"We already know a lot about how and what bees learn when collecting nectar from flowers, but since bees don't eat pollen when foraging, we were interested to see whether they could still learn which flowers to visit when collecting this resource." The experiments involved manipulating the quality of pollen offered to the bees by diluting the samples. The researchers examined what they preferred to collect, if they could differentiate quality before landing by only letting the bees smell and see the pollen rather than probing it; and presenting the bees with four different colored discs containing stronger and less diluted pollen to record preferences and change of preferences over time.

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Venom Gets Good Buzz as Potential Cancer-fighter


SAN FRANCISCO, Aug.11, 2014 — Bee, snake or scorpion venom could form the basis of a new generation of cancer-fighting drugs, scientists will report here today. They have devised a method for targeting venom proteins specifically to malignant cells while sparing healthy ones, which reduces or eliminates side effects that the toxins would otherwise cause.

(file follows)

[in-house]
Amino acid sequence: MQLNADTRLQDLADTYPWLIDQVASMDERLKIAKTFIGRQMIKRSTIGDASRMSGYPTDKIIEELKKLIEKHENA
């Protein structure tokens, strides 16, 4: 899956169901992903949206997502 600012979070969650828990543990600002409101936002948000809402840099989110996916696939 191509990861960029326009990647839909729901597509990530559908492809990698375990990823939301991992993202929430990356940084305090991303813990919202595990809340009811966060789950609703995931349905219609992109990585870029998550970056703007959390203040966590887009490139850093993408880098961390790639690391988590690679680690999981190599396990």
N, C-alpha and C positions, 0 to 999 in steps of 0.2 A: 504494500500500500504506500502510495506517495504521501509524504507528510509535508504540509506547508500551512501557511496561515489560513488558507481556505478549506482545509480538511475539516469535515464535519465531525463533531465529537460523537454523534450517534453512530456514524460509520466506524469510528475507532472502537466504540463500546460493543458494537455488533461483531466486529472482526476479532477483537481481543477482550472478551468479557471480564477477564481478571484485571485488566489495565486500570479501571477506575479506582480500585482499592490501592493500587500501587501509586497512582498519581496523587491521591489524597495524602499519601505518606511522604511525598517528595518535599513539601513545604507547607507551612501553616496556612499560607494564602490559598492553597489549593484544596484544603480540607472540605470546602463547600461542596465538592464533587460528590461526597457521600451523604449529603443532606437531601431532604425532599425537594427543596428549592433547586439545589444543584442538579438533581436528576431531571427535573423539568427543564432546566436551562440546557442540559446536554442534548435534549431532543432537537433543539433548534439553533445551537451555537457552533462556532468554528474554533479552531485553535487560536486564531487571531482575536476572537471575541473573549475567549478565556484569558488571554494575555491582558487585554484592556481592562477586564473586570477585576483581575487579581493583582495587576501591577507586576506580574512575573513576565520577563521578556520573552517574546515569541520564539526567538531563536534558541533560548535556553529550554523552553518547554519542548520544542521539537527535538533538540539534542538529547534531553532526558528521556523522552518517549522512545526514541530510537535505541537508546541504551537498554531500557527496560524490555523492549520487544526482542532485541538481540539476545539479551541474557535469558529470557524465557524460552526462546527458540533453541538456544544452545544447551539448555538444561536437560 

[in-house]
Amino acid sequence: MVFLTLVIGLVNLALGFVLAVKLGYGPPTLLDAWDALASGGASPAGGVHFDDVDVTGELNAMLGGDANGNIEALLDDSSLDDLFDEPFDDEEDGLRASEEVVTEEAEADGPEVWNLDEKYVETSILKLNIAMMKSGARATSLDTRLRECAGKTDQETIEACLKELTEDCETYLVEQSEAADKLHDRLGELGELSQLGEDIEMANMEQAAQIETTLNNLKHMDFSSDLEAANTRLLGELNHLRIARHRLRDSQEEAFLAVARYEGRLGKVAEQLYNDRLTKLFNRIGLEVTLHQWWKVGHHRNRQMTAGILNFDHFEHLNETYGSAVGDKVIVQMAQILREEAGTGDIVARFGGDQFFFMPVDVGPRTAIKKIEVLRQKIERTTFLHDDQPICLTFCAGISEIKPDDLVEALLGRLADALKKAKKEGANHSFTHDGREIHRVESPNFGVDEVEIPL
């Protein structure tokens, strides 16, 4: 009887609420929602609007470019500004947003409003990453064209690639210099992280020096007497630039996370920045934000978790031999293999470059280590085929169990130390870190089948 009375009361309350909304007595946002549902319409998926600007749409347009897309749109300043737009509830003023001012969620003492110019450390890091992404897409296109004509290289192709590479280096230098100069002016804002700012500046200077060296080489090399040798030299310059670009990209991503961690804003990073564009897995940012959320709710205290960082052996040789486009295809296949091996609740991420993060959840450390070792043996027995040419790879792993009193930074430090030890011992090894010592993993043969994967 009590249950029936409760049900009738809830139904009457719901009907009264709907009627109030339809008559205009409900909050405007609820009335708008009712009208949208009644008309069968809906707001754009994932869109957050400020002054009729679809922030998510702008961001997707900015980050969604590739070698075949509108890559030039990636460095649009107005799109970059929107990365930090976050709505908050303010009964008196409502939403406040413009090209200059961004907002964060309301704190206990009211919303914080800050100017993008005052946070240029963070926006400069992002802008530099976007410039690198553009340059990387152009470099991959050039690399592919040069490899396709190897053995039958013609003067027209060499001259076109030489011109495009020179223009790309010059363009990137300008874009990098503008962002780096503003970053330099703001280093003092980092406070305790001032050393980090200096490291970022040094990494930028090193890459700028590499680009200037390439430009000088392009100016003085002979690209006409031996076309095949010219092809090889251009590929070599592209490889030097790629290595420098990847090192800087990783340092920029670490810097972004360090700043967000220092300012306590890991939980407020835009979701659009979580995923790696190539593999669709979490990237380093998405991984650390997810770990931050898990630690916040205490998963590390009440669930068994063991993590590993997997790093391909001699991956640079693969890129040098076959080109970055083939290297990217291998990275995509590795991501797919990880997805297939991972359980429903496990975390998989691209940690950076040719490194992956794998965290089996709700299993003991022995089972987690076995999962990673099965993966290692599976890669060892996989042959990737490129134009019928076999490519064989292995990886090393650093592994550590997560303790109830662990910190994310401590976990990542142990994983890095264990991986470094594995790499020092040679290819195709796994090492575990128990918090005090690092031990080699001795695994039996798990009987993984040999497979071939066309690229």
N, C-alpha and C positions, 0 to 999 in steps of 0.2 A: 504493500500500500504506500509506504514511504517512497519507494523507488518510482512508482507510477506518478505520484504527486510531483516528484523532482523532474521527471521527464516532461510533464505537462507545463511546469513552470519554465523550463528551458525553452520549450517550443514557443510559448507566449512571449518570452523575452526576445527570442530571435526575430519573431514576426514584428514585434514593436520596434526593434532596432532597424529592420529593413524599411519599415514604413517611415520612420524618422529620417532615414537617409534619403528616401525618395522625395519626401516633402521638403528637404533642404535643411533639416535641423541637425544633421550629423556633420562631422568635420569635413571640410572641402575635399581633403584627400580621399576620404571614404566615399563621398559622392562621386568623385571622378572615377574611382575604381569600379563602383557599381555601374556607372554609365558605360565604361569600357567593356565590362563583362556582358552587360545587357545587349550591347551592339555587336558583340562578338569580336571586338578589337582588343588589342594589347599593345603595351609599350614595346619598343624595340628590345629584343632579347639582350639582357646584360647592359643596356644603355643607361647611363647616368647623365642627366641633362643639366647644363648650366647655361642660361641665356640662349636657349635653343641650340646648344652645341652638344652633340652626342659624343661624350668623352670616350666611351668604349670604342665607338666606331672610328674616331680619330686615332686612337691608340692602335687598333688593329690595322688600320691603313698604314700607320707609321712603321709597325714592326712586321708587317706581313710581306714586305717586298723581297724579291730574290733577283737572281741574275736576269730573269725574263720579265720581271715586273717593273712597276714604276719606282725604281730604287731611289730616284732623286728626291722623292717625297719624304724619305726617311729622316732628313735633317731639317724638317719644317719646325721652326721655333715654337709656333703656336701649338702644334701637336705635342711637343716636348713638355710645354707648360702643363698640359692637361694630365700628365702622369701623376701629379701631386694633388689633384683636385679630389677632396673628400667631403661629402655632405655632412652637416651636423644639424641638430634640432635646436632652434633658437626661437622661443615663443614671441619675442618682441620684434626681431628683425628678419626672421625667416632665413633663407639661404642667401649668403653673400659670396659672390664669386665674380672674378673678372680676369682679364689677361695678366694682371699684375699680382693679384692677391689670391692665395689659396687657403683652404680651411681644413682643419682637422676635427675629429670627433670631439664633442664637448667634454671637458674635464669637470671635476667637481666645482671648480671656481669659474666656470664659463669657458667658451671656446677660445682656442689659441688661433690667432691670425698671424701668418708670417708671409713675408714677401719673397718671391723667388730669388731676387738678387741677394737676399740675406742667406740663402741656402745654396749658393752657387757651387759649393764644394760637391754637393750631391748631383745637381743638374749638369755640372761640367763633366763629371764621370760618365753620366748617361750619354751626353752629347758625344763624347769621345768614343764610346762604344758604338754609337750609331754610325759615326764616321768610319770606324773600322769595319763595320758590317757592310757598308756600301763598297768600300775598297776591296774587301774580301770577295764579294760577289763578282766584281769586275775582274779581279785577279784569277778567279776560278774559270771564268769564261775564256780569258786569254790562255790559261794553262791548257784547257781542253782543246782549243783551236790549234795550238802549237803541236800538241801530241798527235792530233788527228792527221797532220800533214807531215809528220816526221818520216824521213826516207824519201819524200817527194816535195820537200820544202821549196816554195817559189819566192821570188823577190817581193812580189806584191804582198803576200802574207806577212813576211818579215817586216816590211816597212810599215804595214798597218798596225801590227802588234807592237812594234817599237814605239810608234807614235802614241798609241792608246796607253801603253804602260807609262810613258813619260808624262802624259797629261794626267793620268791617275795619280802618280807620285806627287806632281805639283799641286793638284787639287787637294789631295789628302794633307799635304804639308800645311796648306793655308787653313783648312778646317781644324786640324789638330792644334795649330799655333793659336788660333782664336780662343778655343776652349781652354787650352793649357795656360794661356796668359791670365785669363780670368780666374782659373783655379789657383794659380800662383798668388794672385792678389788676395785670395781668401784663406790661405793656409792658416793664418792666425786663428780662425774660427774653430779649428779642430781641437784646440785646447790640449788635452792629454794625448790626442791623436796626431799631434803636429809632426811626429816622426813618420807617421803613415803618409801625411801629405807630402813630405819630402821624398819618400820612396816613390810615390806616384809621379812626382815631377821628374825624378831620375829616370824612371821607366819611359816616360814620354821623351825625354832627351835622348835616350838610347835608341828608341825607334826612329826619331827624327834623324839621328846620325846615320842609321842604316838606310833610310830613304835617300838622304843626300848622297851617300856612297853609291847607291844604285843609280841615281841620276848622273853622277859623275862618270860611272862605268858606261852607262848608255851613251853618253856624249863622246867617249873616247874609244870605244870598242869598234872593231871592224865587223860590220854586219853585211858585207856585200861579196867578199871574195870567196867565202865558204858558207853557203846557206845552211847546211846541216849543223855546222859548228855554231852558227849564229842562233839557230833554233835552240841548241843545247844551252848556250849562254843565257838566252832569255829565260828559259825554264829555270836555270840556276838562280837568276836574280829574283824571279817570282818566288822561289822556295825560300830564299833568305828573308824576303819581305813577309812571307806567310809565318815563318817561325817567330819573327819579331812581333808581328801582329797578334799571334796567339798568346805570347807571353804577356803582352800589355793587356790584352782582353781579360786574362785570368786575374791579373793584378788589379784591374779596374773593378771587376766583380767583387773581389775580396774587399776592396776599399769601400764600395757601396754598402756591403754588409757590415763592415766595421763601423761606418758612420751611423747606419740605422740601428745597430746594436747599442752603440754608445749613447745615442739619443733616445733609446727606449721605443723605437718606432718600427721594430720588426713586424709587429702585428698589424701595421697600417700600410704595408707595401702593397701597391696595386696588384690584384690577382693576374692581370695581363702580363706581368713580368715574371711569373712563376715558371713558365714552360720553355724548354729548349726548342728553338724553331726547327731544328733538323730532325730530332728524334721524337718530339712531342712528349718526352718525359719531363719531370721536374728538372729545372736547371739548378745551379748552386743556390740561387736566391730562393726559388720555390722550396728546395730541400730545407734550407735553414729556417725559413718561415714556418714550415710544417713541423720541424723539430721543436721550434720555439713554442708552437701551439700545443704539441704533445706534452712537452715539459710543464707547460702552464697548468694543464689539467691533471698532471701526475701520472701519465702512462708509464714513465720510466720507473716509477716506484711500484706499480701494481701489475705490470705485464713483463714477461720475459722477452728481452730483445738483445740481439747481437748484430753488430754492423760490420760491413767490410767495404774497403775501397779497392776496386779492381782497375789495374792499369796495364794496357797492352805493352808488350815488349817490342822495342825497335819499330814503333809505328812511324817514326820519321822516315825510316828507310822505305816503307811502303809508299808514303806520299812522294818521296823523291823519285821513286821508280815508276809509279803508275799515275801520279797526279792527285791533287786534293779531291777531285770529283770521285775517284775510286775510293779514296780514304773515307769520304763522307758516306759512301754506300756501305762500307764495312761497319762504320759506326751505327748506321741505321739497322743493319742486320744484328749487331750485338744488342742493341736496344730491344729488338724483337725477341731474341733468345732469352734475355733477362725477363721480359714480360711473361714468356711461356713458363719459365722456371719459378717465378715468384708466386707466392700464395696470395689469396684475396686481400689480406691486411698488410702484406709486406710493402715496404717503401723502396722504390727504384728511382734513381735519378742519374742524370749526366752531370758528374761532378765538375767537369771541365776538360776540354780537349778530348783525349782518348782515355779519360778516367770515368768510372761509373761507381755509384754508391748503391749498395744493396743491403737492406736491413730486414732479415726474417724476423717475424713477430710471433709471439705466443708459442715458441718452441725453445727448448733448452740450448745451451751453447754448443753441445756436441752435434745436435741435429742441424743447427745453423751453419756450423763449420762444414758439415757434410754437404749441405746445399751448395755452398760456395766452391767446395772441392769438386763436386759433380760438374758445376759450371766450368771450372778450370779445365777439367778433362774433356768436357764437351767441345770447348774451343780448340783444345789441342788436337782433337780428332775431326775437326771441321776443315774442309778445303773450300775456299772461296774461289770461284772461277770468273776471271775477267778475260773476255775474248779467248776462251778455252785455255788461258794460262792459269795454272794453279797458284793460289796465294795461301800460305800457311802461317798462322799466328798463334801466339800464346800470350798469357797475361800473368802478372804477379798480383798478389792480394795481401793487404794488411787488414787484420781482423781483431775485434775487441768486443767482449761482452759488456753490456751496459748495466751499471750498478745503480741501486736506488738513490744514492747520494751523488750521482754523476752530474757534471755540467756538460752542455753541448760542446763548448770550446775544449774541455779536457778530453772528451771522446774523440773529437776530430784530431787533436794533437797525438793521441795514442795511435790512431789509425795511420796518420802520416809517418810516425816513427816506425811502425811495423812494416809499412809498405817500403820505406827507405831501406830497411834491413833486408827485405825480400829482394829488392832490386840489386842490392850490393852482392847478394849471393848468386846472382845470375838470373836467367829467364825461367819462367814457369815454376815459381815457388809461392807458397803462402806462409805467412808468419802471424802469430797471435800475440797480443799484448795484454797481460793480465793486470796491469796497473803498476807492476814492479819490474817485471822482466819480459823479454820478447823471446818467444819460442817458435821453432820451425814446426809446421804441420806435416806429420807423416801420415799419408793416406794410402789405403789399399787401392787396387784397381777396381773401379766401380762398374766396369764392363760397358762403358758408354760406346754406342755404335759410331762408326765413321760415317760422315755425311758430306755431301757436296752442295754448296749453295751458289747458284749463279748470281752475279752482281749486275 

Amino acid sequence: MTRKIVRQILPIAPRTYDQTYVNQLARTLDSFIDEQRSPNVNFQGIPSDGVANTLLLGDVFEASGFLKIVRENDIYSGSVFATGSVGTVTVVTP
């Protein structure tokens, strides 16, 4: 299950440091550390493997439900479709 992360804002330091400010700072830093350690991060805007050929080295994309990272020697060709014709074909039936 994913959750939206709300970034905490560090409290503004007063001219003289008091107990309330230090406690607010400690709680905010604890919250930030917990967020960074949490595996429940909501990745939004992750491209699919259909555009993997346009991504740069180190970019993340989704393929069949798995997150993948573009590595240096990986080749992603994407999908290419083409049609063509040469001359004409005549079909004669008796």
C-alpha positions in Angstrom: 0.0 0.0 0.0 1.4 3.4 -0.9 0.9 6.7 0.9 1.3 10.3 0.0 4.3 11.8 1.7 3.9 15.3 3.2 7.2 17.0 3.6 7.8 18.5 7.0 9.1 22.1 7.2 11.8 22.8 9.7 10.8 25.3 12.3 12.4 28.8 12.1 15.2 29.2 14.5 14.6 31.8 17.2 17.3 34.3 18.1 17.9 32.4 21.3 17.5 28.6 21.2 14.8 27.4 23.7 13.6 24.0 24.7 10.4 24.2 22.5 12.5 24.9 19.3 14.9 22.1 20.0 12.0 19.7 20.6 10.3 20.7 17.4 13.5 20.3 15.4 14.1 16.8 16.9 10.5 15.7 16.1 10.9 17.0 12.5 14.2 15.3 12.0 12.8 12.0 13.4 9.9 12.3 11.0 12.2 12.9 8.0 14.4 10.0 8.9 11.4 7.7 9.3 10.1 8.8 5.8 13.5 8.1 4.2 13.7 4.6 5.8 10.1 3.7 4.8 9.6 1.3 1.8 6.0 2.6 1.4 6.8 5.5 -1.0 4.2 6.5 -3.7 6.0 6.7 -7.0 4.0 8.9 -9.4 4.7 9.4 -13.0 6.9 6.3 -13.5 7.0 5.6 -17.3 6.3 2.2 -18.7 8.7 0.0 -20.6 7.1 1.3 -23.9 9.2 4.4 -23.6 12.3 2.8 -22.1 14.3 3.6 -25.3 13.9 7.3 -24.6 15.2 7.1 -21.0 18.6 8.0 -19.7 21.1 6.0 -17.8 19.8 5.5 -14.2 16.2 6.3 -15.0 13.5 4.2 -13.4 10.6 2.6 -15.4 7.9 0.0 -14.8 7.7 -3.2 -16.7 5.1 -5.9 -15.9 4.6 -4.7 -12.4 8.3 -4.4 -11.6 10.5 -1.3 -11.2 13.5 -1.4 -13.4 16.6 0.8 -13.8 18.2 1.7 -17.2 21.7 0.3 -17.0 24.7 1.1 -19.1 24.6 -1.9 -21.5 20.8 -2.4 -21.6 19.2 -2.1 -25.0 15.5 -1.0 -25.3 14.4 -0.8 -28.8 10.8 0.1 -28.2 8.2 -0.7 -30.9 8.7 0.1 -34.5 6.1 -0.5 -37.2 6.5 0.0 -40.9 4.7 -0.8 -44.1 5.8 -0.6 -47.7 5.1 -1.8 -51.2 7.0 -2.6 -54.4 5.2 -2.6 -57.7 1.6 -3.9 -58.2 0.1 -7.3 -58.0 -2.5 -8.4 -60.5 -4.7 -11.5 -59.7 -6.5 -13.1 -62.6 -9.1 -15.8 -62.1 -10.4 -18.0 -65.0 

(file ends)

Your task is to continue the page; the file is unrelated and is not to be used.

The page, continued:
The report was part of the 248th National Meeting of the American Chemical Society (ACS), the world's largest scientific society. The meeting, attended by thousands of scientists, features nearly 12,000 reports on new advances in science and other topics. It is being held here through Thursday. A brand-new video on the research is available at http://www.youtube.com/watch?v=GRsUi5UrH7k&feature=youtu.be.

"We have safely used venom toxins in tiny nanometer-sized particles to treat breast cancer and melanoma cells in the laboratory," says Dipanjan Pan, Ph.D., who led the study. "These particles, which are camouflaged from the immune system, take the toxin directly to the cancer cells, sparing normal tissue."

Venom from snakes, bees and scorpions contains proteins and peptides which, when separated from the other components and tested individually, can attach to cancer cell membranes. That activity could potentially block the growth and spread of the disease, other researchers have reported. Pan and his team say that some of substances found in any of these venoms could be effective anti-tumor agents. But just injecting venoms into a patient would have side effects. Among these could be damage to heart muscle or nerve cells, unwanted clotting or, alternately, bleeding under the skin. So Pan and his team at University of Illinois at Urbana-Champaign set out to solve this problem.